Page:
The Icarus Girl is Helen Oyeyemi’s debut novel, one she wrote when she was only 18 years old. I’ve read two of her other novels (White is for Witching and Mr. Fox) and been entranced. This novel was much more obviously a beginner’s book, both simpler and smaller in scope, but it is also the debut of someone with tremendous powers. This is a reworking of the doppelganger story, the lurking twin; it tells about the damage caused along hairline fractures in culture, to adults as well as to children. If I’d read this novel first, I would definitely have wanted to read more.
Jessamy (Jess) Harrison, eight years old, is the daughter of an English father and a Nigerian mother. She’s a difficult child, given to hiding in cupboards, to writing precocious poems about death, to uncontrollable screaming fits, to fever. Her parents, understandably troubled, decide to take Jess to Nigeria for her birthday. Jess is excited:
But if she had known the trouble it would cause, she would have shouted “No!” at the top of her voice and run back into the cupboard. Because it all STARTED in Nigeria, where it was hot, and, although she didn’t realise this until much later, the way she felt might have been only a phase and she might have got better if only
(if only if only if ONLY Mummy)
she hadn’t gone.
In Nigeria, Jess wanders into a deserted part of her grandfather’s compound, and meets a little girl named Titiola. (Jess can’t pronounce it, and calls her new friend TillyTilly: a doubling name, a twinning name.) There’s something off about TillyTilly from the beginning: her eyes are so dark as to be pupilless, and she is too tall and too small at the same time. But Jess needs a friend, and she and TillyTilly have adventures, going into forbidden and impossible places together.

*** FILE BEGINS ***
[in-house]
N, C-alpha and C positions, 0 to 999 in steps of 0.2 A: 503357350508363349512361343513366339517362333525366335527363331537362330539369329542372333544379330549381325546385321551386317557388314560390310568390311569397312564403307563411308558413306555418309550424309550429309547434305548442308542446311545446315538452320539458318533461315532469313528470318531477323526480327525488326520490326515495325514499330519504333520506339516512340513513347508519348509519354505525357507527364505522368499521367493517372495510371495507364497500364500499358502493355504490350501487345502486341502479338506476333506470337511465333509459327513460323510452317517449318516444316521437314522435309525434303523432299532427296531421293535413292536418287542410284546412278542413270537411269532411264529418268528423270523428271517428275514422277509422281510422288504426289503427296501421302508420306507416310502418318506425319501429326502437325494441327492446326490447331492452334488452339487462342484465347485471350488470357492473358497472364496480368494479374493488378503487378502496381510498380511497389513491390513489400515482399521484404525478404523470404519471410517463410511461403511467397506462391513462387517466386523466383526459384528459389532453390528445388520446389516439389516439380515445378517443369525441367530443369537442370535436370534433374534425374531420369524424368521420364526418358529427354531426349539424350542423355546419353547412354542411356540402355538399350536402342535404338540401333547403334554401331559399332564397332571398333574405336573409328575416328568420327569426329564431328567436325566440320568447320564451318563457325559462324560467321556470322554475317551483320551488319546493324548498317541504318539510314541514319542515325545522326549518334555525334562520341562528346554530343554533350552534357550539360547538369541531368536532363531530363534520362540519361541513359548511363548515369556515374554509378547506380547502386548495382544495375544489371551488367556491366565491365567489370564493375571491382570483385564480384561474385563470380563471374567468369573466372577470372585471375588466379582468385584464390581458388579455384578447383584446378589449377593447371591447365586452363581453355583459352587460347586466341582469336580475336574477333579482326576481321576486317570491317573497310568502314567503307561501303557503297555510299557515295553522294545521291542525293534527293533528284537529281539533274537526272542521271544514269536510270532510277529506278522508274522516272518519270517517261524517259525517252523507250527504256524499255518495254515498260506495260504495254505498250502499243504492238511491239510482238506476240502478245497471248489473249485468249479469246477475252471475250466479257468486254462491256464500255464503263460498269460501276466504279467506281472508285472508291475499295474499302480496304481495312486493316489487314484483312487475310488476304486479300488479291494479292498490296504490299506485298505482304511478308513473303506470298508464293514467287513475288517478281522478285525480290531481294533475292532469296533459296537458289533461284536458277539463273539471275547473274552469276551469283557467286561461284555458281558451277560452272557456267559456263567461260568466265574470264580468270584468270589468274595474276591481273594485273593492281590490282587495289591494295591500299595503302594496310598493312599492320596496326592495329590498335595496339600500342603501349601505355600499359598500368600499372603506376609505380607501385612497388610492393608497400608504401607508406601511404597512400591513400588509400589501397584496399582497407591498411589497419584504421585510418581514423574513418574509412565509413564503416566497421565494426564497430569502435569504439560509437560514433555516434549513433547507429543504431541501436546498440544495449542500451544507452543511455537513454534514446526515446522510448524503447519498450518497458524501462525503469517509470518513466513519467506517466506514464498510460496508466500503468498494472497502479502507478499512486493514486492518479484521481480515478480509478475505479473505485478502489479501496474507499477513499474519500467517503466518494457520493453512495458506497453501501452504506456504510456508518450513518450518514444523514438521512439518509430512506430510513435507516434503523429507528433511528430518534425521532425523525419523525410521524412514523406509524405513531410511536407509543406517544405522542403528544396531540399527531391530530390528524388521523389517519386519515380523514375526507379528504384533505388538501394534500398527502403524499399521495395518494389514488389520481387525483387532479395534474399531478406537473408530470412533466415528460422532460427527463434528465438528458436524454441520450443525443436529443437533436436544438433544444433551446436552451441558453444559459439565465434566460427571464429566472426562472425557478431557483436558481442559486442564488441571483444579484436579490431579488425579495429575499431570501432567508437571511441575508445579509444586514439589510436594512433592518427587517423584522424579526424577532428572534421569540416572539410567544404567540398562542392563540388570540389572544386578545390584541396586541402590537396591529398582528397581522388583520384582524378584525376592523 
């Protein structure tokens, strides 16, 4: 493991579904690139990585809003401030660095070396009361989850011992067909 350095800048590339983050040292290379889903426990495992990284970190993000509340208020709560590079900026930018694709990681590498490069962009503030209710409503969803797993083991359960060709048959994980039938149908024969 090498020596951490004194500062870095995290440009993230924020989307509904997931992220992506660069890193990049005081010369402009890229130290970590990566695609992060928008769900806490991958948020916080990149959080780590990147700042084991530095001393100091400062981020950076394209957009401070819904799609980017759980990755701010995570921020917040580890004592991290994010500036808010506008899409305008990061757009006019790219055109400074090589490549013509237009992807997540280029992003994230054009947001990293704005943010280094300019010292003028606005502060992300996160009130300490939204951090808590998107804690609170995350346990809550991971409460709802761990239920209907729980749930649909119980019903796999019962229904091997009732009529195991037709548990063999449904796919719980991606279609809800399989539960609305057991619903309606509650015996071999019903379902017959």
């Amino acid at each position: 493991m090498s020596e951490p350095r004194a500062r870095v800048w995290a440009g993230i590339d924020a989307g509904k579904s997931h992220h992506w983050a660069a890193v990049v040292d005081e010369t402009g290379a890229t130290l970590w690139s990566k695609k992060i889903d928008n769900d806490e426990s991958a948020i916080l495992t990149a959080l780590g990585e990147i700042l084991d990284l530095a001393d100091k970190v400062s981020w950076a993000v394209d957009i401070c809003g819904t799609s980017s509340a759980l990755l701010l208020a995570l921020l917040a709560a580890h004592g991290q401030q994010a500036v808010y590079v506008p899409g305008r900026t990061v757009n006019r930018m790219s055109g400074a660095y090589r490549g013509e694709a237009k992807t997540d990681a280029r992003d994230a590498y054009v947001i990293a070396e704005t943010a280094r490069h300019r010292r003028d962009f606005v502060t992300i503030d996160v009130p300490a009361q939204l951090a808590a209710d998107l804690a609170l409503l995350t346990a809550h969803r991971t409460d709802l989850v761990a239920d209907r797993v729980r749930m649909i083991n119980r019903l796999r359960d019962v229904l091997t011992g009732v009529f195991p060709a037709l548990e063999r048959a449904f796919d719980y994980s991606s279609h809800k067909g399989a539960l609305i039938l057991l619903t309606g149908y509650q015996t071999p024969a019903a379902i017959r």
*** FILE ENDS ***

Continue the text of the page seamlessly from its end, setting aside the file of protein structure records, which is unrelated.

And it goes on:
And when Jess returns to England, there is TillyTilly. (“Me and my parents have just moved in around the area,” says TillyTilly, but no parents are ever in evidence.) Gradually, Oyeyemi weaves nightmare in with this bright realism. TillyTilly is casually savage, offering to “get” Jess’s enemies in ways that are increasingly more violent. I had begun to suspect long ago that TillyTilly was an imaginary friend, but Oyeyemi leaves it frighteningly ambiguous, as TillyTilly turns against Jess herself: stories of lost selves, dead twins, and shattered cultures surface briefly and are lost in fever and fear. Neither the British way (psychology) nor the Nigerian way (ibeji, the statue made of a lost twin to ease its passage in the afterlife) work for a half-and-half child. This reminded me of why Oyeyemi titled the book The Icarus Girl. It’s sometimes hard to remember that Daedalus didn’t just tell his son not to fly too high — he also told him not to fly too low, too close to the sea. It had to be an impossible middle path for the half-and-half child. He was bound to fail.
As I said, this is obviously the work of a talented author — but equally obviously a debut book. Jess (and perhaps, in flashes, TillyTilly) is the only character who’s fully fleshed-out. Her parents, her therapist, her Nigerian family are all pretty flat. The prose is heavily stylized, coming from an eight-year-old’s perspective, and is both too childish and too precocious to swallow easily. She isn’t playing with forms and tropes here, as she will later in Mr. Fox. Yet with all its faults, this book is much more interesting than vast swathes of highly-praised literary fiction. Writing between the natural and the supernatural, Oyeyemi is superb at showing how the pain of fractured culture radiates out along Jess’s fault lines.